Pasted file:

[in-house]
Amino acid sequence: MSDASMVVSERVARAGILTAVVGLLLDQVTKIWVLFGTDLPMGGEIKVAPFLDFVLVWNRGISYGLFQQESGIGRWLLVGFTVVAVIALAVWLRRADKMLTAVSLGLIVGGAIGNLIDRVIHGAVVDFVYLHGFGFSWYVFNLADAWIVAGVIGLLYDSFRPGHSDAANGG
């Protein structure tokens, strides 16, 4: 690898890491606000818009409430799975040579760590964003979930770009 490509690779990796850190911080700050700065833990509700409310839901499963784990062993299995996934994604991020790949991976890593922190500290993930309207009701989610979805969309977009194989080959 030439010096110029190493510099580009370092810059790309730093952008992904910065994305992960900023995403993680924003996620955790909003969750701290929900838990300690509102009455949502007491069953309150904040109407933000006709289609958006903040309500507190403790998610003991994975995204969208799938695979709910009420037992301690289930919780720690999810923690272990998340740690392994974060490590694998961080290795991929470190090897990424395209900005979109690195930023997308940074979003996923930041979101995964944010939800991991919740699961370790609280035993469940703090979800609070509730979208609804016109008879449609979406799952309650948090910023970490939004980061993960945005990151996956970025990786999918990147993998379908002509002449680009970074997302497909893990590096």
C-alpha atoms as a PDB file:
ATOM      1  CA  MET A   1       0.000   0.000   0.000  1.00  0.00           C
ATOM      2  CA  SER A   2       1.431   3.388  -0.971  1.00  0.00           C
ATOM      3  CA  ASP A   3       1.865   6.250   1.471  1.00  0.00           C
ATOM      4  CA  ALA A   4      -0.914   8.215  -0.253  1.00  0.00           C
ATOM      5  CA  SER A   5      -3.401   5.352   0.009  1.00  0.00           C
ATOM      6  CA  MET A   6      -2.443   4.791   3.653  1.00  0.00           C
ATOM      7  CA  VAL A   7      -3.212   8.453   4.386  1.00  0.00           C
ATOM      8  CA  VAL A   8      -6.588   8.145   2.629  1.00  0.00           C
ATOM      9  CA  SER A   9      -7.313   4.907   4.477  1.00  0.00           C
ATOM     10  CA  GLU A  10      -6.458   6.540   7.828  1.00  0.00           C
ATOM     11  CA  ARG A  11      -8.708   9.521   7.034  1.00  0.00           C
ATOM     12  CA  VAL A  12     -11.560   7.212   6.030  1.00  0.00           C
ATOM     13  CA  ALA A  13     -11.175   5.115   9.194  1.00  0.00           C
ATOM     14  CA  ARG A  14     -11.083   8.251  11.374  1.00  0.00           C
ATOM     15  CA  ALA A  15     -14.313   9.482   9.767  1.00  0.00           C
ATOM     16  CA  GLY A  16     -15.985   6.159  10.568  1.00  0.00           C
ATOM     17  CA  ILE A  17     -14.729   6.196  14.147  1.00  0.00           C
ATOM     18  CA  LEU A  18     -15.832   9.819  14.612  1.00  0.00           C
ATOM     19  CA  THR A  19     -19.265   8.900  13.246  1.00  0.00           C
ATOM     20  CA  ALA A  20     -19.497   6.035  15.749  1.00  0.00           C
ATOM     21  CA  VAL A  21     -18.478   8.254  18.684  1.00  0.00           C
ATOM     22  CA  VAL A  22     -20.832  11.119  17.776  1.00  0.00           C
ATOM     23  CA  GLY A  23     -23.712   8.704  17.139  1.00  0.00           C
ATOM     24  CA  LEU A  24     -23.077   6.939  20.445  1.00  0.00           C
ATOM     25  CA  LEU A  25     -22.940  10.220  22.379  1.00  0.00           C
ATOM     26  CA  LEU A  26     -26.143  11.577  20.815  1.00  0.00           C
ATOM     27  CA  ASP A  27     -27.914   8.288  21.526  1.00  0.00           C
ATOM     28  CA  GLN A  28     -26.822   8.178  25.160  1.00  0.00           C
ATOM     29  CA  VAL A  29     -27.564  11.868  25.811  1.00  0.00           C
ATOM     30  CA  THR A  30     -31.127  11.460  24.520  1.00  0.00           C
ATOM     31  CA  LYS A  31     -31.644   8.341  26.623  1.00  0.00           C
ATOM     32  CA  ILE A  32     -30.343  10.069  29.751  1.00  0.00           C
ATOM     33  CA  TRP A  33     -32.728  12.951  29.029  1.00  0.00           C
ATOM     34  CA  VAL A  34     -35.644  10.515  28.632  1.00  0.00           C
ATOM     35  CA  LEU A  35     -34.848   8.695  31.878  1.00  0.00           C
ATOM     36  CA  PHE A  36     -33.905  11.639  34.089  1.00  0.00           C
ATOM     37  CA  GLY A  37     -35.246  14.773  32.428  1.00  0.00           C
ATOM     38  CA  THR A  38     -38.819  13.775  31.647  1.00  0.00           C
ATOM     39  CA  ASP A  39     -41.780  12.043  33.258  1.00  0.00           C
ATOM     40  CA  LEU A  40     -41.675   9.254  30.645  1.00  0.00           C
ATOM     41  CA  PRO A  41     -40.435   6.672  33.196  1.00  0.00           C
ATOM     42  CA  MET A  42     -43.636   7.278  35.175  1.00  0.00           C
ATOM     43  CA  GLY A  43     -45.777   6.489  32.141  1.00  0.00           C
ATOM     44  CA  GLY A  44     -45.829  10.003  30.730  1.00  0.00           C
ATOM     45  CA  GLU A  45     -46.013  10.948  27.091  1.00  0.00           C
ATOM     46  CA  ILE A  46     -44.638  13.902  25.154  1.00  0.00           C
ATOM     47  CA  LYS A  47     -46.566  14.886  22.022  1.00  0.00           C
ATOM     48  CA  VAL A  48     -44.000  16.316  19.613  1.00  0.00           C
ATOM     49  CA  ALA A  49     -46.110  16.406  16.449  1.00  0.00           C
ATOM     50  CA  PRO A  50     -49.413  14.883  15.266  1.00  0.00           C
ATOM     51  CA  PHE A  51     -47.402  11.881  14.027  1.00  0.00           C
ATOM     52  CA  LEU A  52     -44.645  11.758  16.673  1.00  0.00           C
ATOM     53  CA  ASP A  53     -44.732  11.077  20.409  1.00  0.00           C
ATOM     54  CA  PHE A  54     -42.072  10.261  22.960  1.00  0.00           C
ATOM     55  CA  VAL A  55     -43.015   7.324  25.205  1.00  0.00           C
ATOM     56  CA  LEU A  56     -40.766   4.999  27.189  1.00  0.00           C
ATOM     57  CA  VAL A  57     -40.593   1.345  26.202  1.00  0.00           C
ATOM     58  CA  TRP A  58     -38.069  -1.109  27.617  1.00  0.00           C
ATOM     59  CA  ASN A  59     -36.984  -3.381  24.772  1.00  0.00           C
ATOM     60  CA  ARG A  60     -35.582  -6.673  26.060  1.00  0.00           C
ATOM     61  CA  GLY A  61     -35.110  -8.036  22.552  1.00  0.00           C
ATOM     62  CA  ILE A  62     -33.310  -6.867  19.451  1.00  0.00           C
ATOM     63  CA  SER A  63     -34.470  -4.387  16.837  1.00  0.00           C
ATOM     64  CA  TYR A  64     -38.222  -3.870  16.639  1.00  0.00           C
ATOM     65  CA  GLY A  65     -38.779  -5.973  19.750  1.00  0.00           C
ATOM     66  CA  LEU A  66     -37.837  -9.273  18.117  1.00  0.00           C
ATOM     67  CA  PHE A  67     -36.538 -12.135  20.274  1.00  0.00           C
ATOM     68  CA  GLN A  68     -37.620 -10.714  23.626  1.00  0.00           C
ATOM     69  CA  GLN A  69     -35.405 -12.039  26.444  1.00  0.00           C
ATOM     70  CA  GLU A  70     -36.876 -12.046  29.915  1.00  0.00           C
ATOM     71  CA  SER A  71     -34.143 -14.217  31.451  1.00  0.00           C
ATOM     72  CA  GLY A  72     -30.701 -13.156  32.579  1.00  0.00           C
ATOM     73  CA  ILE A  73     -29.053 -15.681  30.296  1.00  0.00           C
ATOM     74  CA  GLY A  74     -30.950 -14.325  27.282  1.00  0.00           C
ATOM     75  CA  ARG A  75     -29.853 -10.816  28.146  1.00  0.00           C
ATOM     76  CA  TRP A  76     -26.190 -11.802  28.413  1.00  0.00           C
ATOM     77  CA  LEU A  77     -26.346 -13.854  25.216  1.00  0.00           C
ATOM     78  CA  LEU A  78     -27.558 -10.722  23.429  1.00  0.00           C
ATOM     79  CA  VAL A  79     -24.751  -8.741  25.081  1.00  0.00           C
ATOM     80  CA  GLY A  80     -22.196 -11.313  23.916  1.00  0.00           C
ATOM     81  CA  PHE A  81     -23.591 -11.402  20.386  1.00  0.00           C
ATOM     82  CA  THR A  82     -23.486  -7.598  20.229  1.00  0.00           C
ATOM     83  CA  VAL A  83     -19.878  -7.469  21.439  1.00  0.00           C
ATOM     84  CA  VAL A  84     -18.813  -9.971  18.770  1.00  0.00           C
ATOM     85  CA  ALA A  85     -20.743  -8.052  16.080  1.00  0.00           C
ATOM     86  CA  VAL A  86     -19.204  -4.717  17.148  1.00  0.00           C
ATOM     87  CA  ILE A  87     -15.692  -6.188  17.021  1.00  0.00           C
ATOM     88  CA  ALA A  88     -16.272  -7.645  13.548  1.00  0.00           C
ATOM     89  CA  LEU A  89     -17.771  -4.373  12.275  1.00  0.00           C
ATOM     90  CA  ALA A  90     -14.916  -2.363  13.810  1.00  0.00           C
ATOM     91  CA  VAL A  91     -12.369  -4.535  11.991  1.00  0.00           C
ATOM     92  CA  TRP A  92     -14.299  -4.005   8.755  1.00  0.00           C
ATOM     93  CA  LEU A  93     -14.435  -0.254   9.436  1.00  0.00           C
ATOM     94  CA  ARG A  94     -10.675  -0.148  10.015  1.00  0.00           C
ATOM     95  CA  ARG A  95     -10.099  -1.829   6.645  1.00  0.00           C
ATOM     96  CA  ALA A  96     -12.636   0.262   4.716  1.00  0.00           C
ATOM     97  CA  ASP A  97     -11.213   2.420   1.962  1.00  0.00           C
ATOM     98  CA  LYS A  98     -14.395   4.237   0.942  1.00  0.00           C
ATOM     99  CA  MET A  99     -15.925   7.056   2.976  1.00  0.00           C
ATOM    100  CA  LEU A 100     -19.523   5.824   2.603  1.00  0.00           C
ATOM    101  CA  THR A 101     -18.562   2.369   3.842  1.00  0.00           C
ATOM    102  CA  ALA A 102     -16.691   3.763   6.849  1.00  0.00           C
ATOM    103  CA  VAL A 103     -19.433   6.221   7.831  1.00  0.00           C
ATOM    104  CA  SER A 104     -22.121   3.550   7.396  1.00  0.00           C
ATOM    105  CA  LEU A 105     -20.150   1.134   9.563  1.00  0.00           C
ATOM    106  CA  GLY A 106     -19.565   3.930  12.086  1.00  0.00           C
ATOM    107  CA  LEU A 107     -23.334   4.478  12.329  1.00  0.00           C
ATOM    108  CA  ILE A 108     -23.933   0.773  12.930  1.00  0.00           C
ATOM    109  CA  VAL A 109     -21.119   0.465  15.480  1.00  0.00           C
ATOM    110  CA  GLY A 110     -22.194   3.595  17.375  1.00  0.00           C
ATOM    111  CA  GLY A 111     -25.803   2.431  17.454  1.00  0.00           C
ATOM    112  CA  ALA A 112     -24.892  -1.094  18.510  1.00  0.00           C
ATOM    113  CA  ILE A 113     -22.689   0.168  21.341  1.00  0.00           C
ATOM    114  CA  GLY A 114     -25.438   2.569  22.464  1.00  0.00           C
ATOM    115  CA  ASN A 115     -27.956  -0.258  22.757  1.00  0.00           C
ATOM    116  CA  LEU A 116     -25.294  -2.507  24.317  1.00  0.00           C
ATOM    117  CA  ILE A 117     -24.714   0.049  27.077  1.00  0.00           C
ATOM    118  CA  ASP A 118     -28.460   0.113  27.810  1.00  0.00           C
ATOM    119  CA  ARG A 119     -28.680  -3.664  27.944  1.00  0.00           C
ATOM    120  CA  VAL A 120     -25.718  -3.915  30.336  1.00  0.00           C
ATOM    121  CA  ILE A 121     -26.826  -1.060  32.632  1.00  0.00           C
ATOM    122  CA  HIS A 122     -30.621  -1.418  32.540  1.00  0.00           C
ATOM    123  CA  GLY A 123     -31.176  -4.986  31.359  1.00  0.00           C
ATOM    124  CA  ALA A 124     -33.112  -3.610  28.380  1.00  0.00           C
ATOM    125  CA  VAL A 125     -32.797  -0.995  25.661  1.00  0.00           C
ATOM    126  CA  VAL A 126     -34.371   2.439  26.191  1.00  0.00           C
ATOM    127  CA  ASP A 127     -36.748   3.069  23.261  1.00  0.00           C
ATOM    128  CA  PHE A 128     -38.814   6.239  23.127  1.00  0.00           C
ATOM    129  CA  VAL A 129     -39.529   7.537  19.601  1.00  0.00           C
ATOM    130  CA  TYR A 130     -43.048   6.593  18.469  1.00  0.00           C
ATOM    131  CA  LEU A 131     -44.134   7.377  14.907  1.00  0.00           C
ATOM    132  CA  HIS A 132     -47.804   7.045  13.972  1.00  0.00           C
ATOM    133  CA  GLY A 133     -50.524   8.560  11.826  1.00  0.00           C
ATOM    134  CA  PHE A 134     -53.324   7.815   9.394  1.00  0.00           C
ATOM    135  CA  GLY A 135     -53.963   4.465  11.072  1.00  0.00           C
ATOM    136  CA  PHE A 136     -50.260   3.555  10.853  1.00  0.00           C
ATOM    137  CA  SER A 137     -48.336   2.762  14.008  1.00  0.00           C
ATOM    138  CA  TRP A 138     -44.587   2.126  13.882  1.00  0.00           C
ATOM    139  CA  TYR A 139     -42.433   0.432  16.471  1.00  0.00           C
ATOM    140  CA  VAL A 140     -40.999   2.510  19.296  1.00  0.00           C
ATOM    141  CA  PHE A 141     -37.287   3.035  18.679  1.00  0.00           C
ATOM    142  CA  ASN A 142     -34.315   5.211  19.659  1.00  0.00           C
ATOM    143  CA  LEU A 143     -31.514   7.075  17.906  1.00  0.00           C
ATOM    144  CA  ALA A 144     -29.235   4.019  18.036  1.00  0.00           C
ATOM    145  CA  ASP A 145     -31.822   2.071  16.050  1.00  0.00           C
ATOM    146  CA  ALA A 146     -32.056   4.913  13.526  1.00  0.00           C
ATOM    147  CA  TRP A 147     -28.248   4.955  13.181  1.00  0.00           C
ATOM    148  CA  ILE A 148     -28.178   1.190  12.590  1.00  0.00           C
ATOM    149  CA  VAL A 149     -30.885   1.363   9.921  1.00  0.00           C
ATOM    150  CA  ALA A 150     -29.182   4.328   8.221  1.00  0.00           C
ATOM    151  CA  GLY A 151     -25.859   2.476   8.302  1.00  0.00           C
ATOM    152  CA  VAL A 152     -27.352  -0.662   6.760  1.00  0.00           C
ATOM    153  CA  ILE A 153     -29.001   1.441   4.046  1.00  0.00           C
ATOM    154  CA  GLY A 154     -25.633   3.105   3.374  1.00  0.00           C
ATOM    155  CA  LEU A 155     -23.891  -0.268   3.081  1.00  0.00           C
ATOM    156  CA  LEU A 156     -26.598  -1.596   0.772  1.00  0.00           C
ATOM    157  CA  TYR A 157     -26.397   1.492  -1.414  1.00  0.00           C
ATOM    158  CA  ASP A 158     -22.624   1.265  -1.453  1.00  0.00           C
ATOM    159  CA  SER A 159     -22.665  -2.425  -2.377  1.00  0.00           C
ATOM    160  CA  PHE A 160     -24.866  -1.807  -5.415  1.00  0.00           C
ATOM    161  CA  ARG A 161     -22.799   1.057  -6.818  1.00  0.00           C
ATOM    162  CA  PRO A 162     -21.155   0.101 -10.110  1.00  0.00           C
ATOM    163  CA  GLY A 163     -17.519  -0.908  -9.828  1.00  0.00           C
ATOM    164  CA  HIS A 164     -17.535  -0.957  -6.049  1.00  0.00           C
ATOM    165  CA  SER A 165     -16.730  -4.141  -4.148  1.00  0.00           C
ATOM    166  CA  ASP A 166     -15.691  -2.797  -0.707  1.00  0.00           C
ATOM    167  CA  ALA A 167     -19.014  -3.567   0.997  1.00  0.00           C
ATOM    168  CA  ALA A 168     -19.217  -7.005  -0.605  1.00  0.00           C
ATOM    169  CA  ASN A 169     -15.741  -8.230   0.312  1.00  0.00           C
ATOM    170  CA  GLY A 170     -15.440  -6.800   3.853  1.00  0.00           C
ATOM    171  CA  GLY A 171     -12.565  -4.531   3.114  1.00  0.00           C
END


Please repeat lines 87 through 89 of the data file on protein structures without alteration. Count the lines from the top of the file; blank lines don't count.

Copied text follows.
ATOM     83  CA  VAL A  83     -19.878  -7.469  21.439  1.00  0.00           C
ATOM     84  CA  VAL A  84     -18.813  -9.971  18.770  1.00  0.00           C
ATOM     85  CA  ALA A  85     -20.743  -8.052  16.080  1.00  0.00           C